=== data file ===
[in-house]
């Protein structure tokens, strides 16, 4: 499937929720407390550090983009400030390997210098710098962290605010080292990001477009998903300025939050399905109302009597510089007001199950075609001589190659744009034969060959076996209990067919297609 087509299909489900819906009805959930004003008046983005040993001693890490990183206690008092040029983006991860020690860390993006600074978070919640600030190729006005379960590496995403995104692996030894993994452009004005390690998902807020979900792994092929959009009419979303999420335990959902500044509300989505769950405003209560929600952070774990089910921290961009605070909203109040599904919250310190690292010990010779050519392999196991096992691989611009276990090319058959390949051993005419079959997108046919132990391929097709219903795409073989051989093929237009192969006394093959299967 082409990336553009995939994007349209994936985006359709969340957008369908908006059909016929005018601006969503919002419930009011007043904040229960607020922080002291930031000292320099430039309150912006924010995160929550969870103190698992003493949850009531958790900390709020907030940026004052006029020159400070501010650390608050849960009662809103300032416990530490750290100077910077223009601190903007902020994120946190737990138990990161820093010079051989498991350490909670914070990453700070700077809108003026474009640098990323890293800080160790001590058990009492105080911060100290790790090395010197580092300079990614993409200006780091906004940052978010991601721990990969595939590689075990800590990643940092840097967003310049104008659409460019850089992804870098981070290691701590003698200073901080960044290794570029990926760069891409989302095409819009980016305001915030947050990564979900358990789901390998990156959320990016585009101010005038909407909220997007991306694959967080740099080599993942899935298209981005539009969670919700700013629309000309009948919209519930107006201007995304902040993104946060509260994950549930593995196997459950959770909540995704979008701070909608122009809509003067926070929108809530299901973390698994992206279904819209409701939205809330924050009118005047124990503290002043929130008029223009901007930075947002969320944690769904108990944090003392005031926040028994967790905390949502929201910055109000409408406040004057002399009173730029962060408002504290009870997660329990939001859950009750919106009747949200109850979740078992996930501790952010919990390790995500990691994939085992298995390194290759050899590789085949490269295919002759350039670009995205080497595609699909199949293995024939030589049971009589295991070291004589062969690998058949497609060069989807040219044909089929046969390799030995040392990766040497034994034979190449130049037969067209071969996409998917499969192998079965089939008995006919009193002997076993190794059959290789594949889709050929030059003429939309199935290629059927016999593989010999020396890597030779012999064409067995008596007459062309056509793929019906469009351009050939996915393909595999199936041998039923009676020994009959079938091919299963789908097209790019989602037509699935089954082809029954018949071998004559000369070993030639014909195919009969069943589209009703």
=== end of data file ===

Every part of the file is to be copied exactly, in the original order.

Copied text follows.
[in-house]
């Protein structure tokens, strides 16, 4: 499937929720407390550090983009400030390997210098710098962290605010080292990001477009998903300025939050399905109302009597510089007001199950075609001589190659744009034969060959076996209990067919297609 087509299909489900819906009805959930004003008046983005040993001693890490990183206690008092040029983006991860020690860390993006600074978070919640600030190729006005379960590496995403995104692996030894993994452009004005390690998902807020979900792994092929959009009419979303999420335990959902500044509300989505769950405003209560929600952070774990089910921290961009605070909203109040599904919250310190690292010990010779050519392999196991096992691989611009276990090319058959390949051993005419079959997108046919132990391929097709219903795409073989051989093929237009192969006394093959299967 082409990336553009995939994007349209994936985006359709969340957008369908908006059909016929005018601006969503919002419930009011007043904040229960607020922080002291930031000292320099430039309150912006924010995160929550969870103190698992003493949850009531958790900390709020907030940026004052006029020159400070501010650390608050849960009662809103300032416990530490750290100077910077223009601190903007902020994120946190737990138990990161820093010079051989498991350490909670914070990453700070700077809108003026474009640098990323890293800080160790001590058990009492105080911060100290790790090395010197580092300079990614993409200006780091906004940052978010991601721990990969595939590689075990800590990643940092840097967003310049104008659409460019850089992804870098981070290691701590003698200073901080960044290794570029990926760069891409989302095409819009980016305001915030947050990564979900358990789901390998990156959320990016585009101010005038909407909220997007991306694959967080740099080599993942899935298209981005539009969670919700700013629309000309009948919209519930107006201007995304902040993104946060509260994950549930593995196997459950959770909540995704979008701070909608122009809509003067926070929108809530299901973390698994992206279904819209409701939205809330924050009118005047124990503290002043929130008029223009901007930075947002969320944690769904108990944090003392005031926040028994967790905390949502929201910055109000409408406040004057002399009173730029962060408002504290009870997660329990939001859950009750919106009747949200109850979740078992996930501790952010919990390790995500990691994939085992298995390194290759050899590789085949490269295919002759350039670009995205080497595609699909199949293995024939030589049971009589295991070291004589062969690998058949497609060069989807040219044909089929046969390799030995040392990766040497034994034979190449130049037969067209071969996409998917499969192998079965089939008995006919009193002997076993190794059959290789594949889709050929030059003429939309199935290629059927016999593989010999020396890597030779012999064409067995008596007459062309056509793929019906469009351009050939996915393909595999199936041998039923009676020994009959079938091919299963789908097209790019989602037509699935089954082809029954018949071998004559000369070993030639014909195919009969069943589209009703």